's grandmother Madelyn Dunham, whose personality and bearing shaped much of the life of the Democratic presidential contender, has passed away following a battle with cancer.
Obama and his half sister, Maya Soetoro-Ng, announced the news in a statement Monday.
"She was the person who encouraged and allowed us to take chances," they said. "She was proud of her grandchildren and great-grandchildren and left this world with the knowledge that her impact on all of us was meaningful and enduring. Our debt to her is beyond measure."
Fearing for her health, Obama left the campaign trail to visit the ailing Dunham in Hawaii on October 23rd and 24th. Dunham, who was 86, helped raise the Illinois senator. He praised her as the cornerstone of his family, "a woman of extraordinary accomplishment, strength, and humility."
The candidate learned of Dunham's death Monday morning while he was campaigning in Jacksonville, Florida. He planned to go ahead with campaign appearances.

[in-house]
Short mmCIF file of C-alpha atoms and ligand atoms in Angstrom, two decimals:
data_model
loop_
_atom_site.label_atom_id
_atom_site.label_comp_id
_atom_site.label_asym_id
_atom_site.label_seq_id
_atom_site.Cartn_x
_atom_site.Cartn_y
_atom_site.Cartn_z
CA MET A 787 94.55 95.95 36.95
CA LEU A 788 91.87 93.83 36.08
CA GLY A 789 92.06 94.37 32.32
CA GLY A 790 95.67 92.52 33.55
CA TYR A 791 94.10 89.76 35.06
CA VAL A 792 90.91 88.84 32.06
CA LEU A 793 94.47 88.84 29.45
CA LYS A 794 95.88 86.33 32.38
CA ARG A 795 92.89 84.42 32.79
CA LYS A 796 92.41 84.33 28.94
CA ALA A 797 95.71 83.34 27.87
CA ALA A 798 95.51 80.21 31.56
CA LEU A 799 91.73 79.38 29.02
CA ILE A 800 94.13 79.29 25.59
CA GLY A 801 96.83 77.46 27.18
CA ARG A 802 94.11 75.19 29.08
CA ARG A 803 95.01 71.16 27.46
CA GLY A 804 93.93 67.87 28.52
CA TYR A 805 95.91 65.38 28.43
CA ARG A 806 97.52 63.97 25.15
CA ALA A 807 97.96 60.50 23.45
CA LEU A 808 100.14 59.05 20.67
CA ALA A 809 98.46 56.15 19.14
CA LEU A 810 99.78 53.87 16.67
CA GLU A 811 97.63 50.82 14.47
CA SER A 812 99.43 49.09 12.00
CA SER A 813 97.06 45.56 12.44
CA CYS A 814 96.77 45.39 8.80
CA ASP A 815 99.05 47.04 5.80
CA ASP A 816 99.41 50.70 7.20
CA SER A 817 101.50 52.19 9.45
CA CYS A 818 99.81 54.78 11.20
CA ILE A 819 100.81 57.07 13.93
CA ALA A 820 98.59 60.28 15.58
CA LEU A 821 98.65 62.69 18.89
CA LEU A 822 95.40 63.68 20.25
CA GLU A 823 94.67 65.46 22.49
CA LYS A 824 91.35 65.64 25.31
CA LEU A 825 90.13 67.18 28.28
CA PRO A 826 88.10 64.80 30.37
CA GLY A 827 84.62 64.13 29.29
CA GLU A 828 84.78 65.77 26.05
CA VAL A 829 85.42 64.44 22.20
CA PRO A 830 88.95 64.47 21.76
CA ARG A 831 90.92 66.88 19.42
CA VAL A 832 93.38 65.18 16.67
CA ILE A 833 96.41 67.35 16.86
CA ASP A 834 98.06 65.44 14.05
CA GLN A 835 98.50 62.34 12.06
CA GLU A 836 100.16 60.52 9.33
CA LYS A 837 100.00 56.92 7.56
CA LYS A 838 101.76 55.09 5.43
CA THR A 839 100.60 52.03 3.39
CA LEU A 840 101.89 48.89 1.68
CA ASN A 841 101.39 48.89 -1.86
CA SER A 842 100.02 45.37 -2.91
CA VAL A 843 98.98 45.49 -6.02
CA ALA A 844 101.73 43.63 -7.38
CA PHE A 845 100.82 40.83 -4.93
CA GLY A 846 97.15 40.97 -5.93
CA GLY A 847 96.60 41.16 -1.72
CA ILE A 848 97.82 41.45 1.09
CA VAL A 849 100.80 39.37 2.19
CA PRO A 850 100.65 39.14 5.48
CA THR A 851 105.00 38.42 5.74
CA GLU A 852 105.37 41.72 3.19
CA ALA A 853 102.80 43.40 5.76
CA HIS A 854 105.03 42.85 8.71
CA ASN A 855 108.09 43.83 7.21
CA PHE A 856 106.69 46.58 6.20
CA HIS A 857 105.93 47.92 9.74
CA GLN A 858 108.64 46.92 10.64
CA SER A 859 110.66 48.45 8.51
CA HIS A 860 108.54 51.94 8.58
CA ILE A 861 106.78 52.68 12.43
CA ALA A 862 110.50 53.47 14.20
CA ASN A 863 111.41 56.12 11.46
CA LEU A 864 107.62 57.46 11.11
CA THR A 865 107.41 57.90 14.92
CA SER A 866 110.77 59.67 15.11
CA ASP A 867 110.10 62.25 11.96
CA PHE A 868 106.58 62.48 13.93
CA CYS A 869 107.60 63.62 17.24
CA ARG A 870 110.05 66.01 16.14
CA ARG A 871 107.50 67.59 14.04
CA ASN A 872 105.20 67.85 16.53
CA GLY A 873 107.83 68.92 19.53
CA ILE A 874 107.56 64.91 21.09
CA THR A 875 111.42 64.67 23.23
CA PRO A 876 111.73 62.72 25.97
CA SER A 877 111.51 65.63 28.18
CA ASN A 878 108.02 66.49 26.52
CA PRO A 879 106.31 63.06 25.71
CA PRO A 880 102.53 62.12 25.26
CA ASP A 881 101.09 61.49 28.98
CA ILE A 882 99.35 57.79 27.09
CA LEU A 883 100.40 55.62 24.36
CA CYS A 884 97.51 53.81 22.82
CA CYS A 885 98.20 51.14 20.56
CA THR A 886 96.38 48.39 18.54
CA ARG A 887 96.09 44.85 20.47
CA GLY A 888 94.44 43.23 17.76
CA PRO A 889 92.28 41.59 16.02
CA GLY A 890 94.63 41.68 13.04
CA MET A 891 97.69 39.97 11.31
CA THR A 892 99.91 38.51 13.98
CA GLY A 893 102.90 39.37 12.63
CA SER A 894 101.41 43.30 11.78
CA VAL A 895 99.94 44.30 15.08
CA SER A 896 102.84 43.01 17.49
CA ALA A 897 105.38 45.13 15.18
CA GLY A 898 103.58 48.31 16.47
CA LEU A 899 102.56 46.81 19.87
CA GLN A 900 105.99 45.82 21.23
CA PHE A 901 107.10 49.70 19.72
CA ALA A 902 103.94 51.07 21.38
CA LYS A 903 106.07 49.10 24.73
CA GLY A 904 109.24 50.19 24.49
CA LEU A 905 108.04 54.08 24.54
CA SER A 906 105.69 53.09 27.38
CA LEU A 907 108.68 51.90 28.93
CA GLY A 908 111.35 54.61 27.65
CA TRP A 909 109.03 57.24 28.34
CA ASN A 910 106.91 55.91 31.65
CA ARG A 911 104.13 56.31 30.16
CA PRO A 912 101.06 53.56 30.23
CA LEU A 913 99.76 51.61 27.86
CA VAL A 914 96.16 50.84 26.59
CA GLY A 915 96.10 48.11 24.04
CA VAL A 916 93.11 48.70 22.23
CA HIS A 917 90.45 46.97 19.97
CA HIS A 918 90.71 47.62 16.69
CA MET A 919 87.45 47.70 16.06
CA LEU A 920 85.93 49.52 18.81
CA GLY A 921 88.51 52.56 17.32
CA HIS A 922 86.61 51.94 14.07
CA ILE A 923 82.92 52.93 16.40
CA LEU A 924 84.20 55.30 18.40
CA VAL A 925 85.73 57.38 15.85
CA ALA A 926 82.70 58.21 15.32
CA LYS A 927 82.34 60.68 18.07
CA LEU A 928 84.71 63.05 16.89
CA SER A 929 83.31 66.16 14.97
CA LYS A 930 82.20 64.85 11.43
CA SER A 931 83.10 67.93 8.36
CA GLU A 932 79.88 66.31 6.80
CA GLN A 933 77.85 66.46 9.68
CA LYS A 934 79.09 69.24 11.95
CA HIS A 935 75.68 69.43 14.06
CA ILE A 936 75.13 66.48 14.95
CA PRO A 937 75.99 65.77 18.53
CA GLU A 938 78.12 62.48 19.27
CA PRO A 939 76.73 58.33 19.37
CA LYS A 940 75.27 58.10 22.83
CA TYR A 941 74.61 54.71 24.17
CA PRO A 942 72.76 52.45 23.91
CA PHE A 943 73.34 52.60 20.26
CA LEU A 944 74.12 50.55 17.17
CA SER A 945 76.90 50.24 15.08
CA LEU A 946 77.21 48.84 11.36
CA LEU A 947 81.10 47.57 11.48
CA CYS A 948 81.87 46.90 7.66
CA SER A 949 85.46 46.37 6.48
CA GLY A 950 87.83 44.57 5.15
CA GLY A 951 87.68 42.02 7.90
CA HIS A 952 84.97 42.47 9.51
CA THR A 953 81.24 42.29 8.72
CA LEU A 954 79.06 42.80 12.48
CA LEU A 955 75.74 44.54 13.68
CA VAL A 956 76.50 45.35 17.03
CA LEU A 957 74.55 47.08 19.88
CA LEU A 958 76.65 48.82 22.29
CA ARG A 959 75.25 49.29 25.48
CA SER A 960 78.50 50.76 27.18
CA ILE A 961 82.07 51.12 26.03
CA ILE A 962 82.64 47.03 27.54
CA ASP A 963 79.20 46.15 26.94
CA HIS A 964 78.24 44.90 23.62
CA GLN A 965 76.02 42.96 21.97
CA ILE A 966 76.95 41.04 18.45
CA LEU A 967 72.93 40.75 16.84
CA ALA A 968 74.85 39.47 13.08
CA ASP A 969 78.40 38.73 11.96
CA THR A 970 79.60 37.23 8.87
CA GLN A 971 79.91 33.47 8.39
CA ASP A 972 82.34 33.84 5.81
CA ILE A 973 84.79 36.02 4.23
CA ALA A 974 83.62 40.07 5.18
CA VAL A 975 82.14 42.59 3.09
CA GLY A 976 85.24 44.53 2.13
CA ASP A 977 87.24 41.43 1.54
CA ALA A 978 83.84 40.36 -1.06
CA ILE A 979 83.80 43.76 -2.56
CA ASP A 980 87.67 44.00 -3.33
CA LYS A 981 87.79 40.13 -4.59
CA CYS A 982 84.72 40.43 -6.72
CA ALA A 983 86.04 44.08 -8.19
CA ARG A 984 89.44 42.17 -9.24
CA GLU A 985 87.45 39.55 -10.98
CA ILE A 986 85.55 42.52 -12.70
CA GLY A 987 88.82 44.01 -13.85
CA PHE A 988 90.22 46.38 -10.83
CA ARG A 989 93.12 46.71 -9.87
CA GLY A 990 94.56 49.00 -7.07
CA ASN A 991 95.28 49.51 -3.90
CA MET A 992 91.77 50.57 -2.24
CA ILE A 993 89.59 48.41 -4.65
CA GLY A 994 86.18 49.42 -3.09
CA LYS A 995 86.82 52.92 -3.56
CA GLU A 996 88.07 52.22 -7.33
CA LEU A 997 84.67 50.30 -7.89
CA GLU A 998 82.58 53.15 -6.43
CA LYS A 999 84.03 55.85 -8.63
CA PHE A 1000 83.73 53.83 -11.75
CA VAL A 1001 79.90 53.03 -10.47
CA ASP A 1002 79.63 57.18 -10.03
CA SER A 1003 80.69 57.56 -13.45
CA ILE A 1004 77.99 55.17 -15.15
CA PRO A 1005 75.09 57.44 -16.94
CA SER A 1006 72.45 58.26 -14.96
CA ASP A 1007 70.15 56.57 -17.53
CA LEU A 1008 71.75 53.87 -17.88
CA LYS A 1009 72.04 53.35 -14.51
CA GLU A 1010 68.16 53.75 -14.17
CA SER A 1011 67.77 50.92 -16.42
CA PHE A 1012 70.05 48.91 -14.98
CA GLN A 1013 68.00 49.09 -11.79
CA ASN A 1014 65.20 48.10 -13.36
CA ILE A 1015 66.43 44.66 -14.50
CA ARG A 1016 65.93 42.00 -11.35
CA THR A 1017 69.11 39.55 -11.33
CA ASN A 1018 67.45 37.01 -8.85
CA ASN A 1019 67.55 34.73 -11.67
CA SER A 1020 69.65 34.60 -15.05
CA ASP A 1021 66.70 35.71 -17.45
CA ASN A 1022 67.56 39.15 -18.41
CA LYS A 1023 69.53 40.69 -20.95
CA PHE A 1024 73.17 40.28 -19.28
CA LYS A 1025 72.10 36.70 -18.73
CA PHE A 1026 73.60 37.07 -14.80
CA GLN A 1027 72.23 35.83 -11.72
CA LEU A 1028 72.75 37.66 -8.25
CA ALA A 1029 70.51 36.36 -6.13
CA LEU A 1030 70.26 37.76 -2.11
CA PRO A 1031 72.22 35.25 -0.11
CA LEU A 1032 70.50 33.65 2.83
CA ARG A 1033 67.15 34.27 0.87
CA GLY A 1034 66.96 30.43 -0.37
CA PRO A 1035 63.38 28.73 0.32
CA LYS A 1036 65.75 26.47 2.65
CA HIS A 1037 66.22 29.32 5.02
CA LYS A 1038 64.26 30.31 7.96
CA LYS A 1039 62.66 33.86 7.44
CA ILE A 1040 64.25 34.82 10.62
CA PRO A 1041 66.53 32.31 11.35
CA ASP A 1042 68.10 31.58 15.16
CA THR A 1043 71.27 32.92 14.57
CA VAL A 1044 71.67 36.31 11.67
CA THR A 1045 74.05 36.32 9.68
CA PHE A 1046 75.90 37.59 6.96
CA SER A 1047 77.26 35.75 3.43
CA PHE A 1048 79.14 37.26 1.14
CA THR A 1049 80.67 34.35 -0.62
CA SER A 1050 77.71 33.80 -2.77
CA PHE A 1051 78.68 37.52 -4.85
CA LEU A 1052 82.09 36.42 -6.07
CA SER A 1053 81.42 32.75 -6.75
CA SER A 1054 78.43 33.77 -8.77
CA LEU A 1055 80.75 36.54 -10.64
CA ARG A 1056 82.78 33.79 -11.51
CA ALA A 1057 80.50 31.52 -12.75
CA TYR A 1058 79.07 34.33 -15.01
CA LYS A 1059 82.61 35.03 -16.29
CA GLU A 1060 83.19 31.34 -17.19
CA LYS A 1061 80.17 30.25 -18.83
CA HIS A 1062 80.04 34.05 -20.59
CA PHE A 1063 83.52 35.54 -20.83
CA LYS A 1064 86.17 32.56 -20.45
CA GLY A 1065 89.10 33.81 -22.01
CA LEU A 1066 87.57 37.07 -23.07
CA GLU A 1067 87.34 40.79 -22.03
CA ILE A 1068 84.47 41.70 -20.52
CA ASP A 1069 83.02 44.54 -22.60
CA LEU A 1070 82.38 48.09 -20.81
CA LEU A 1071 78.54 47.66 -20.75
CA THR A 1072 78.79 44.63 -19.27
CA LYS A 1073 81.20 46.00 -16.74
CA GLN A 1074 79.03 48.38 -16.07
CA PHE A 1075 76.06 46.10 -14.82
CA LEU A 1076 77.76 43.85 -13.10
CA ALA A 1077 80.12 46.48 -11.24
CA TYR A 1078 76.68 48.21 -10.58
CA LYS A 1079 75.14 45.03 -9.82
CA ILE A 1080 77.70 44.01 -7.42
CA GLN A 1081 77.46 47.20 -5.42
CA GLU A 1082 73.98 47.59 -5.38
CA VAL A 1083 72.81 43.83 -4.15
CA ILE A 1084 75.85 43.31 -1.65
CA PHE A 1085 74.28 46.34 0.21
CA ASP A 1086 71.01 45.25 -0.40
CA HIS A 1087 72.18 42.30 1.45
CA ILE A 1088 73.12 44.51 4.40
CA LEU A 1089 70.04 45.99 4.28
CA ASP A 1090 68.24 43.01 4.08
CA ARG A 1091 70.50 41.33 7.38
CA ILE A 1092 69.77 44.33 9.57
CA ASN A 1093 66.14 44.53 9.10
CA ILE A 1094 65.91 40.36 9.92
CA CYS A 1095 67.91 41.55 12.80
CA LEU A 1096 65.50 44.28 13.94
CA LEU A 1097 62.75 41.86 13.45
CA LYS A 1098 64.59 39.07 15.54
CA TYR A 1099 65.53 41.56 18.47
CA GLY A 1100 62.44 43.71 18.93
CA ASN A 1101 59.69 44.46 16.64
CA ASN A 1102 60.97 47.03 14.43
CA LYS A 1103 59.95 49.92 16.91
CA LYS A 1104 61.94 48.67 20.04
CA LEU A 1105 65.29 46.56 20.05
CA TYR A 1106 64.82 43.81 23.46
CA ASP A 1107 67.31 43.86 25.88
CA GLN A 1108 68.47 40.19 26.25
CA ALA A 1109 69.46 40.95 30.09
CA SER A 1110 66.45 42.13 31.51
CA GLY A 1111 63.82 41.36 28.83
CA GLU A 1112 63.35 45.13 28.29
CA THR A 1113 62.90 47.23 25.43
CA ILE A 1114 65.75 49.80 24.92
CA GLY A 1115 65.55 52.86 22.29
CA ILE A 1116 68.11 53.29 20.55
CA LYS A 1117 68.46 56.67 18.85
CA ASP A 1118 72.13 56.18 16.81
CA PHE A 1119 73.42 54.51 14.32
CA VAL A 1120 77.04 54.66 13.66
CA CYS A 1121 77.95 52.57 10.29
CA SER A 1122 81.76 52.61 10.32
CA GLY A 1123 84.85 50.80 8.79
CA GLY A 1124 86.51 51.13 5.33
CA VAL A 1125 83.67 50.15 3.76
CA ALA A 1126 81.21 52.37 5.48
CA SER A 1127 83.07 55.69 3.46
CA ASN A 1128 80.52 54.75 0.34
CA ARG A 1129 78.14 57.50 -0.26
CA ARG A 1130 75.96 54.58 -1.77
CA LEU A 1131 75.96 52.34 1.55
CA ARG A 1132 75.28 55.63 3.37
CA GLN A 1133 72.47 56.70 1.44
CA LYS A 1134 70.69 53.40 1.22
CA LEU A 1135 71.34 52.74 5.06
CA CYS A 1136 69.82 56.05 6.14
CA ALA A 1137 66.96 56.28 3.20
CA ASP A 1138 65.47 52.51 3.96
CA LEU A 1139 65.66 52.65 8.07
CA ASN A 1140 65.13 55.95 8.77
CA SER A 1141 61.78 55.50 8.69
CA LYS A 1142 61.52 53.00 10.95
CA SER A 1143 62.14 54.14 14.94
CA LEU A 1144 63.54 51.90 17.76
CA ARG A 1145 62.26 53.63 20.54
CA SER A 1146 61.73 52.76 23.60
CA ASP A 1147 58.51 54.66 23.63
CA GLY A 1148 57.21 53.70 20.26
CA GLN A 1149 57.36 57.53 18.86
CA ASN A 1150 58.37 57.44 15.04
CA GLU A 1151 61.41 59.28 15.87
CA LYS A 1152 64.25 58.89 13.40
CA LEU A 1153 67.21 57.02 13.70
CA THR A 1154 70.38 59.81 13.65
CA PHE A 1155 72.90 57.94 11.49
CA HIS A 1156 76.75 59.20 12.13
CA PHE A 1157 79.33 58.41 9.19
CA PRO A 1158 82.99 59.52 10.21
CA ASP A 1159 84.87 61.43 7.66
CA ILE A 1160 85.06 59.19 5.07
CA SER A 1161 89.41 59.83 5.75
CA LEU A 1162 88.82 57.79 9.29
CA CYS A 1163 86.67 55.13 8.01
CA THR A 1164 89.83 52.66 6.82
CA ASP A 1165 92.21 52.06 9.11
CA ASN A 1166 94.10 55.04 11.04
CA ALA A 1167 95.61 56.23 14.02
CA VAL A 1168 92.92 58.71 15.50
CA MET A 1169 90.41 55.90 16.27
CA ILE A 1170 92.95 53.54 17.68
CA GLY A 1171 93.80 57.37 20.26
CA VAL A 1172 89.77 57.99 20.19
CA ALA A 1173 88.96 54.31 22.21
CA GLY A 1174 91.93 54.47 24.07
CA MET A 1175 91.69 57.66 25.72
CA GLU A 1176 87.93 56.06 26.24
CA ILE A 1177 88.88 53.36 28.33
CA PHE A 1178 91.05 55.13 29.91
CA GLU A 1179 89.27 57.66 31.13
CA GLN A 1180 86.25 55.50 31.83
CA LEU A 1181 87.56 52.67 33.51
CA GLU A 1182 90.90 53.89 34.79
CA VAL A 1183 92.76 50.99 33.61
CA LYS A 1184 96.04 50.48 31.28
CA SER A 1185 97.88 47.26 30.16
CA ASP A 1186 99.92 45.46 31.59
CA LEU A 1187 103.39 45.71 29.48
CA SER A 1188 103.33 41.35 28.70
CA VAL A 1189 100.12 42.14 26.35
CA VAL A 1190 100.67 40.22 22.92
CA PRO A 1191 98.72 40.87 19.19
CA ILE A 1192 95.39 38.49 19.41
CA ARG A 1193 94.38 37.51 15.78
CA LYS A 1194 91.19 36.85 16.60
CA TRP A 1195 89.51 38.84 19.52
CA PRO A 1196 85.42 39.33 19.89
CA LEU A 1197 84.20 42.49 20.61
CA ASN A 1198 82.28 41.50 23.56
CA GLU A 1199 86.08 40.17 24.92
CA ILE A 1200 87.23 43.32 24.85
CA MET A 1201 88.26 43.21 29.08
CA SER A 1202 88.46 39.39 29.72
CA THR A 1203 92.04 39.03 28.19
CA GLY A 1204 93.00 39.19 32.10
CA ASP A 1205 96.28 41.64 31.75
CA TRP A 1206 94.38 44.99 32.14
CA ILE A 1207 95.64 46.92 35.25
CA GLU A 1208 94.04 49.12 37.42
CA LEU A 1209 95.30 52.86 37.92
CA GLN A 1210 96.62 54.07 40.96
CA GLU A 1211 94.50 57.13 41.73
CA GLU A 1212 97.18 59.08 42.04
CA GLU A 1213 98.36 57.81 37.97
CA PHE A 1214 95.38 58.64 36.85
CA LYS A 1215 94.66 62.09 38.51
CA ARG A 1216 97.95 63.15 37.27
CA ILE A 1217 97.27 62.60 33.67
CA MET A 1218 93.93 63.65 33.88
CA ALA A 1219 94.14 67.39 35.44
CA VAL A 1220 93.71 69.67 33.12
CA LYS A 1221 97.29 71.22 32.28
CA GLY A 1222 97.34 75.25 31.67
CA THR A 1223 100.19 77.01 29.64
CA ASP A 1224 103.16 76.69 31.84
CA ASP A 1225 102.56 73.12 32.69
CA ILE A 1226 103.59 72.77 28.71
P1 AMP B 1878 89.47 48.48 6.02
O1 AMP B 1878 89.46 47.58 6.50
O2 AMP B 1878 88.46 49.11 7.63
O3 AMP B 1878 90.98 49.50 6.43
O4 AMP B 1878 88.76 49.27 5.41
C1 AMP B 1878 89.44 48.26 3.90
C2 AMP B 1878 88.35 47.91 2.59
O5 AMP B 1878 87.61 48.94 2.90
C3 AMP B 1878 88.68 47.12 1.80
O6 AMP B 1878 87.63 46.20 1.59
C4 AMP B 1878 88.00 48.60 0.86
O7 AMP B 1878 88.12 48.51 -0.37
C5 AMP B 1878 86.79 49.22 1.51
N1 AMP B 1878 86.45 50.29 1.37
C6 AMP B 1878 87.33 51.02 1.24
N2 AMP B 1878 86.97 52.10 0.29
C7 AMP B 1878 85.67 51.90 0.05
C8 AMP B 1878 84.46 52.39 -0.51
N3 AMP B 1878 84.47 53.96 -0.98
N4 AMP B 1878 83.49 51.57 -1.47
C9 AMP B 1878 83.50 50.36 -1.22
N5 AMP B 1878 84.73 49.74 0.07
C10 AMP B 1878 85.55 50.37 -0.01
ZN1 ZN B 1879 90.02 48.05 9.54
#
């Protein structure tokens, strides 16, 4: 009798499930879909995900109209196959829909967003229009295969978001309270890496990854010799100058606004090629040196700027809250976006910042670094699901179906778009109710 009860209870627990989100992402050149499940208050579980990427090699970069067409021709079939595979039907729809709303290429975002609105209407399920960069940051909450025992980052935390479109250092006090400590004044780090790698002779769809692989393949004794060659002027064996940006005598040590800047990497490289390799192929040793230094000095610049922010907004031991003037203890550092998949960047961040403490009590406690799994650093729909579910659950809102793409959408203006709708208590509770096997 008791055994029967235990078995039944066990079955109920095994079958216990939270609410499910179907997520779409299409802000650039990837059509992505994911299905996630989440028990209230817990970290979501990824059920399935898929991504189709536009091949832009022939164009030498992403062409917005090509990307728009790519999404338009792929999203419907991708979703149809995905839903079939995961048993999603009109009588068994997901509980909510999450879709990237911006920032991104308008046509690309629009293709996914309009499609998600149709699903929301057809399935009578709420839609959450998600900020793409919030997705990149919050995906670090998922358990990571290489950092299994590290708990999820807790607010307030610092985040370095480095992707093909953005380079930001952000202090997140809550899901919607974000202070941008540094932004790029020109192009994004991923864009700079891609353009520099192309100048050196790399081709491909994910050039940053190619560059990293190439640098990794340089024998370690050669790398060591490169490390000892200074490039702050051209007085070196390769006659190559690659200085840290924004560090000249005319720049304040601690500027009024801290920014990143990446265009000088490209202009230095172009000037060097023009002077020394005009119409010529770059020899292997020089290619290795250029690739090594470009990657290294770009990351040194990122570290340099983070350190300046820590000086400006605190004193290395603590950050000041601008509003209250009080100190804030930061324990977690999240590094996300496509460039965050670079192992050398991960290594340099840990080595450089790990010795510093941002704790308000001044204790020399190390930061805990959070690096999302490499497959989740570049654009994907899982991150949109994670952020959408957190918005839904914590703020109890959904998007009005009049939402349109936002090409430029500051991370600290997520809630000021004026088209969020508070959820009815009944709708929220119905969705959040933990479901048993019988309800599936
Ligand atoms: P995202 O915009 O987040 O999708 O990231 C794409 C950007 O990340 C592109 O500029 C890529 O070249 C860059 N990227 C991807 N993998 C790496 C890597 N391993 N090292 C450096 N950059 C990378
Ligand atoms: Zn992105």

The family said a private ceremony would be held later.
Obama said the decision to go to Hawaii was easy to make, telling CBS News that he "got there too late" when his mother died of ovarian cancer in 1995 at 53. He said he wanted to make sure "that I don't make the same mistake twice."
The McCain-Palin campaign offered their condolences in the following statement:
"We offer our deepest condolences to Barack Obama and his family as they grieve the loss of their beloved grandmother. Our thoughts and prayers go out to them as they remember and celebrate the life of someone who had such a profound impact in their lives."
The Kansas-born Dunham and her husband, Stanley, raised their grandson for several years so he could attend school in Honolulu while their daughter and her second husband lived overseas. Her influence on Obama's manner and the way he viewed the world was substantial, the candidate himself told millions watching him accept his party's nomination in Denver in August.
"She's the one who taught me about hard work," he said. "She's the one who put off buying a new car or a new dress for herself so that I could have a better life. She poured everything she had into me."